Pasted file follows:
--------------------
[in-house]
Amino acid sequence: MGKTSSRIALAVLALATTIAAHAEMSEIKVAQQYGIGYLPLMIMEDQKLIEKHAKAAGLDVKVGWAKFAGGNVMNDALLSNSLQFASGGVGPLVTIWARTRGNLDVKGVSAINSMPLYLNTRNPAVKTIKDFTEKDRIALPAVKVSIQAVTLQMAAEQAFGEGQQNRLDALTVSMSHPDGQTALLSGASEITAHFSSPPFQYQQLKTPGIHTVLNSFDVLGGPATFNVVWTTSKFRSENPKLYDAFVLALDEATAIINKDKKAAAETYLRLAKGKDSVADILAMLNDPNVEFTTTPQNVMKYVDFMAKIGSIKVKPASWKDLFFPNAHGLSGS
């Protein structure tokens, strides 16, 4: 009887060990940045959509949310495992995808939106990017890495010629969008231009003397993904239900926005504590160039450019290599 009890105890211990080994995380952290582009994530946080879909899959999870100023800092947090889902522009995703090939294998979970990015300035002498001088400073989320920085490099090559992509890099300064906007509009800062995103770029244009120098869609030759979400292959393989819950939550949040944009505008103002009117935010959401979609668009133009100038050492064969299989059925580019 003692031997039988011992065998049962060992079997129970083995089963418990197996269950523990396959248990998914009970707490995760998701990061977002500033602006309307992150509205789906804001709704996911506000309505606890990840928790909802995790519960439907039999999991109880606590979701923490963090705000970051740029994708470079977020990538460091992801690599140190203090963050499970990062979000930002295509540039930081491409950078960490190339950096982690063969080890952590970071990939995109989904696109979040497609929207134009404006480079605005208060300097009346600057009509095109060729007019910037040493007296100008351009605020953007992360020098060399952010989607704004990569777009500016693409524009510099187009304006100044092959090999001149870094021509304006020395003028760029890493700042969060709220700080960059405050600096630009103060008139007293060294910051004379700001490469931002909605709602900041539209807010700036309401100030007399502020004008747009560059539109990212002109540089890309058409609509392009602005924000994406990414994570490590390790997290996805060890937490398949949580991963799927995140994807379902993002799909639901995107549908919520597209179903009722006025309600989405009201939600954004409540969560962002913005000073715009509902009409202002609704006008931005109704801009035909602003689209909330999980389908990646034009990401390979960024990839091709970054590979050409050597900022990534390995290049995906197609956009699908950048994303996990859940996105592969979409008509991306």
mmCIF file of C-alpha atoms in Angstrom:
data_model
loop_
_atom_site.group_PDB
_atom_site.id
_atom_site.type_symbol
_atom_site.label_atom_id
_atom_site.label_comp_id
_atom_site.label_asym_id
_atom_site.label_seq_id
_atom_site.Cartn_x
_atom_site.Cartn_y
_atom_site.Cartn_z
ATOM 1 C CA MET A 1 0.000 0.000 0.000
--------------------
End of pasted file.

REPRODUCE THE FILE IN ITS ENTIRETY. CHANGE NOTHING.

[in-house]
Amino acid sequence: MGKTSSRIALAVLALATTIAAHAEMSEIKVAQQYGIGYLPLMIMEDQKLIEKHAKAAGLDVKVGWAKFAGGNVMNDALLSNSLQFASGGVGPLVTIWARTRGNLDVKGVSAINSMPLYLNTRNPAVKTIKDFTEKDRIALPAVKVSIQAVTLQMAAEQAFGEGQQNRLDALTVSMSHPDGQTALLSGASEITAHFSSPPFQYQQLKTPGIHTVLNSFDVLGGPATFNVVWTTSKFRSENPKLYDAFVLALDEATAIINKDKKAAAETYLRLAKGKDSVADILAMLNDPNVEFTTTPQNVMKYVDFMAKIGSIKVKPASWKDLFFPNAHGLSGS
């Protein structure tokens, strides 16, 4: 009887060990940045959509949310495992995808939106990017890495010629969008231009003397993904239900926005504590160039450019290599 009890105890211990080994995380952290582009994530946080879909899959999870100023800092947090889902522009995703090939294998979970990015300035002498001088400073989320920085490099090559992509890099300064906007509009800062995103770029244009120098869609030759979400292959393989819950939550949040944009505008103002009117935010959401979609668009133009100038050492064969299989059925580019 003692031997039988011992065998049962060992079997129970083995089963418990197996269950523990396959248990998914009970707490995760998701990061977002500033602006309307992150509205789906804001709704996911506000309505606890990840928790909802995790519960439907039999999991109880606590979701923490963090705000970051740029994708470079977020990538460091992801690599140190203090963050499970990062979000930002295509540039930081491409950078960490190339950096982690063969080890952590970071990939995109989904696109979040497609929207134009404006480079605005208060300097009346600057009509095109060729007019910037040493007296100008351009605020953007992360020098060399952010989607704004990569777009500016693409524009510099187009304006100044092959090999001149870094021509304006020395003028760029890493700042969060709220700080960059405050600096630009103060008139007293060294910051004379700001490469931002909605709602900041539209807010700036309401100030007399502020004008747009560059539109990212002109540089890309058409609509392009602005924000994406990414994570490590390790997290996805060890937490398949949580991963799927995140994807379902993002799909639901995107549908919520597209179903009722006025309600989405009201939600954004409540969560962002913005000073715009509902009409202002609704006008931005109704801009035909602003689209909330999980389908990646034009990401390979960024990839091709970054590979050409050597900022990534390995290049995906197609956009699908950048994303996990859940996105592969979409008509991306």
mmCIF file of C-alpha atoms in Angstrom:
data_model
loop_
_atom_site.group_PDB
_atom_site.id
_atom_site.type_symbol
_atom_site.label_atom_id
_atom_site.label_comp_id
_atom_site.label_asym_id
_atom_site.label_seq_id
_atom_site.Cartn_x
_atom_site.Cartn_y
_atom_site.Cartn_z
ATOM 1 C CA MET A 1 0.000 0.000 0.000